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I want to be able to read the following:

myvar = { 1 2 3 5 }

So what I've done is

string input;
int intInput;

cin >> input; //take in the varname, do stuff
cin >> input; // check to make sure it's "="
if (input != "=") {
    //stuff
}

cin >> input; //check to make sure it's "{"
if (input != "{") {
    //stuff
}

while (cin >> intInput) {
   //stuff
   cout << intInput << endl;
}

At this point, my understanding is that the "}" char has been stored into intInput, which ends the while loop. I want to make sure that it ends with "}".

c.unget();
cin >> input;
if (input != "}") {
    //stuff
} 

I thought that the c.unget(); will give me the last character, which is "}" in this case, but input is still "{" when I cout the value of input.

How do I make sure that the set ends with a "}" char?

share|improve this question
    
cin.unget(); will put the previous input back into the input stream. Try removing that line to see what happens. – Code-Apprentice Mar 10 '13 at 21:56
up vote 2 down vote accepted

If you cout input you're going to get a "{" because it was the last string it read here:

cin >> input; //check to make sure it's "{"

Then you are putting your digits into intInput. You could instead read your input with your string the entire time, and convert it to an integer if it does not equal "}"

#include <cstdlib>
while (cin >> input) {
    if(input == "}")
        break;
    else
       intInput = atoi(input.c_str()); //or whatever means you prefer to convert a string to int
    cout << intInput << endl;
}

If a "}" is read, it breaks out of your loop.

share|improve this answer
    
This looks correct, but what if I want to check if the input is an int? Do I call a typeid(input).class() and check what type of class it is? – averageUsername123 Mar 10 '13 at 22:03
1  
@aaronjylee The most straightforward way is probably to iterate through your string one character at a time and use <ccytpe>'s isdigit() method. If you find a character that is not a digit, then your string is not an integer. – Memento Mori Mar 10 '13 at 22:06
#include <iostream>
#include <sstream>
using namespace std;
int main() {
    string name, buf;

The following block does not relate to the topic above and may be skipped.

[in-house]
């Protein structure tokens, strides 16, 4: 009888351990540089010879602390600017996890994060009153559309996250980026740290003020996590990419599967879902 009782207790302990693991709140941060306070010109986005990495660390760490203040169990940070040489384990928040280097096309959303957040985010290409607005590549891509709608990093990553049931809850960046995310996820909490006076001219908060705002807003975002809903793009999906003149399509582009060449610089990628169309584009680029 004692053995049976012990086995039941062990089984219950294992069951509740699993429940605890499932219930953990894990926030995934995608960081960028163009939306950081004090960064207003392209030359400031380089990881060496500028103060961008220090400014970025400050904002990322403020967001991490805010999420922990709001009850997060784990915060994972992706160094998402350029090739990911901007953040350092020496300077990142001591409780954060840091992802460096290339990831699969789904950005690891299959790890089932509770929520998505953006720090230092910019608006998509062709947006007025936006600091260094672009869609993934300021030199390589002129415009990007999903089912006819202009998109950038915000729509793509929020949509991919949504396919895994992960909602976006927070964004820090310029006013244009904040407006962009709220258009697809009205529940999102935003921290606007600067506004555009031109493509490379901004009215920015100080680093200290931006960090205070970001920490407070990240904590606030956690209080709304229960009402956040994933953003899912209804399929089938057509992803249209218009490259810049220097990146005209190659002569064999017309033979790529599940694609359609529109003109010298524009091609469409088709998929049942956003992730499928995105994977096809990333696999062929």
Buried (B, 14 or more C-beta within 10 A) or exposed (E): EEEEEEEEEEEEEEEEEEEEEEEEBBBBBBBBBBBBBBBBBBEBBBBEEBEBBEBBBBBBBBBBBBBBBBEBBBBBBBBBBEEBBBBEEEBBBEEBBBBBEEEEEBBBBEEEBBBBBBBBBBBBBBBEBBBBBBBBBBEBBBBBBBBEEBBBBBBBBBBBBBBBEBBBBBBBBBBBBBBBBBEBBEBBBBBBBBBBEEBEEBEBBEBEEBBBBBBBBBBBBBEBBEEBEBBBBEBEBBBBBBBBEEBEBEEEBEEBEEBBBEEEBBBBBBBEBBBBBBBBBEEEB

cin >> name;
    cin >> buf; // =
    cin >> buf; // {
    while(1) {
        if(cin >> buf) {
            if(buf == "}") break;
            stringstream ss(buf);
            int i;
            ss >> i;
            if(ss.fail()) {
                cout << "fail" << endl;
                            //conversion error
            } else {
                cout << i << endl;
            }
        } else {
            cout << "no }" << endl;
                    break;
            //only if cin is reading from file, or wating for CTRL+D from terminal emulator
        }

    }

}
share|improve this answer

Check this out:

#include <iostream>
#include <string>
#include <sstream>
using namespace std;
int main()
{
    int i;
    string input;
    while (cin >> input)
    {
        if (input == "}")
            break;
        else
            stringstream(input) >> i;

        cout << i << endl;
    }
}
share|improve this answer

I'd read to std::string and check it is a digit or a "}" symbol

while (cin >> stringInput) {
    if (stringInput = "}") {
        break;
    }
    if (sscanf(stringInput.c_str(), "%d", &intInput) == 0) {
         //stuff
    }
}

It could be better to use/write a lexer though

share|improve this answer

The Buffer will still contain the characters the user entered if it wasn't a number. It will just set the fail flag. Just read again as string then:

string input;
int intInput;

cin >> input; //take in the varname, do stuff
cin >> input; // check to make sure it's "="
if (input != "=") {
    //stuff
}

cin >> input; //check to make sure it's "{"
if (input != "{") {
    //stuff
}

do {
   cin >> int;
   if (!cin) {
       cin.clear();    // clear error flags
       cin >> input;   // read again as string
       if (input != "}") {
           // handle error
       }
   }
   else
       cout << intInput << endl;
} while (input != "}");
share|improve this answer

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